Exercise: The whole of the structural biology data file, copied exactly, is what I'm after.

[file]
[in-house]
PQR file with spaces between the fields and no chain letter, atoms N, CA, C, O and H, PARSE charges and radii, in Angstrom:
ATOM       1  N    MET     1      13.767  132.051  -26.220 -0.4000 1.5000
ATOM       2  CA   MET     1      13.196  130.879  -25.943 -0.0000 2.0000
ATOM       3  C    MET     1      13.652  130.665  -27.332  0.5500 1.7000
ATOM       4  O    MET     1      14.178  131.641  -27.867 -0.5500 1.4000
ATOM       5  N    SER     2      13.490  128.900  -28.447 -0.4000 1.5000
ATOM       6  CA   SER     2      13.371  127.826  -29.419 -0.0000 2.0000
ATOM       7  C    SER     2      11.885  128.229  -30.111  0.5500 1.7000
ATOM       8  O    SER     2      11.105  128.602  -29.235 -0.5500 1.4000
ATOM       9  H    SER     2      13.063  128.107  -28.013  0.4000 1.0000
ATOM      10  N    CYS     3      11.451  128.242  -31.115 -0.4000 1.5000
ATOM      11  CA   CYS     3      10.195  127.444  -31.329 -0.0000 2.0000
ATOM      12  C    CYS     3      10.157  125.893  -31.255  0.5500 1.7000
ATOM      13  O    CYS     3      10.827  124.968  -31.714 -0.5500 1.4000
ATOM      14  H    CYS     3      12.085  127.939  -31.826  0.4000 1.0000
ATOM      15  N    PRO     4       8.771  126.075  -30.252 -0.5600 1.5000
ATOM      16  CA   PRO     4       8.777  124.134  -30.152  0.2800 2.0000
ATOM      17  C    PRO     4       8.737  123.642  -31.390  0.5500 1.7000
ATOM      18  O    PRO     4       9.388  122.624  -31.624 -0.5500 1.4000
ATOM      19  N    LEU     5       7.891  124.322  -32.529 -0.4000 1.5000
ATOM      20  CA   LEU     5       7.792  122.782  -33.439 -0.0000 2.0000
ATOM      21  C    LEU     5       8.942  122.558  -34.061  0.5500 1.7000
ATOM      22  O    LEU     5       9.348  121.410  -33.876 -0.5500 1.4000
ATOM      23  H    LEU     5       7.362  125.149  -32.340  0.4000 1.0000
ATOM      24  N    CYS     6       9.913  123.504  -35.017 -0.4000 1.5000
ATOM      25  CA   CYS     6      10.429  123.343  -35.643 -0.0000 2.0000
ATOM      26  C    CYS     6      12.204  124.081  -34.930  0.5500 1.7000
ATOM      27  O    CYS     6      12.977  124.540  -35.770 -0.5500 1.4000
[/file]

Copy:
[in-house]
PQR file with spaces between the fields and no chain letter, atoms N, CA, C, O and H, PARSE charges and radii, in Angstrom:
ATOM       1  N    MET     1      13.767  132.051  -26.220 -0.4000 1.5000
ATOM       2  CA   MET     1      13.196  130.879  -25.943 -0.0000 2.0000
ATOM       3  C    MET     1      13.652  130.665  -27.332  0.5500 1.7000
ATOM       4  O    MET     1      14.178  131.641  -27.867 -0.5500 1.4000
ATOM       5  N    SER     2      13.490  128.900  -28.447 -0.4000 1.5000
ATOM       6  CA   SER     2      13.371  127.826  -29.419 -0.0000 2.0000
ATOM       7  C    SER     2      11.885  128.229  -30.111  0.5500 1.7000
ATOM       8  O    SER     2      11.105  128.602  -29.235 -0.5500 1.4000
ATOM       9  H    SER     2      13.063  128.107  -28.013  0.4000 1.0000
ATOM      10  N    CYS     3      11.451  128.242  -31.115 -0.4000 1.5000
ATOM      11  CA   CYS     3      10.195  127.444  -31.329 -0.0000 2.0000
ATOM      12  C    CYS     3      10.157  125.893  -31.255  0.5500 1.7000
ATOM      13  O    CYS     3      10.827  124.968  -31.714 -0.5500 1.4000
ATOM      14  H    CYS     3      12.085  127.939  -31.826  0.4000 1.0000
ATOM      15  N    PRO     4       8.771  126.075  -30.252 -0.5600 1.5000
ATOM      16  CA   PRO     4       8.777  124.134  -30.152  0.2800 2.0000
ATOM      17  C    PRO     4       8.737  123.642  -31.390  0.5500 1.7000
ATOM      18  O    PRO     4       9.388  122.624  -31.624 -0.5500 1.4000
ATOM      19  N    LEU     5       7.891  124.322  -32.529 -0.4000 1.5000
ATOM      20  CA   LEU     5       7.792  122.782  -33.439 -0.0000 2.0000
ATOM      21  C    LEU     5       8.942  122.558  -34.061  0.5500 1.7000
ATOM      22  O    LEU     5       9.348  121.410  -33.876 -0.5500 1.4000
ATOM      23  H    LEU     5       7.362  125.149  -32.340  0.4000 1.0000
ATOM      24  N    CYS     6       9.913  123.504  -35.017 -0.4000 1.5000
ATOM      25  CA   CYS     6      10.429  123.343  -35.643 -0.0000 2.0000
ATOM      26  C    CYS     6      12.204  124.081  -34.930  0.5500 1.7000
ATOM      27  O    CYS     6      12.977  124.540  -35.770 -0.5500 1.4000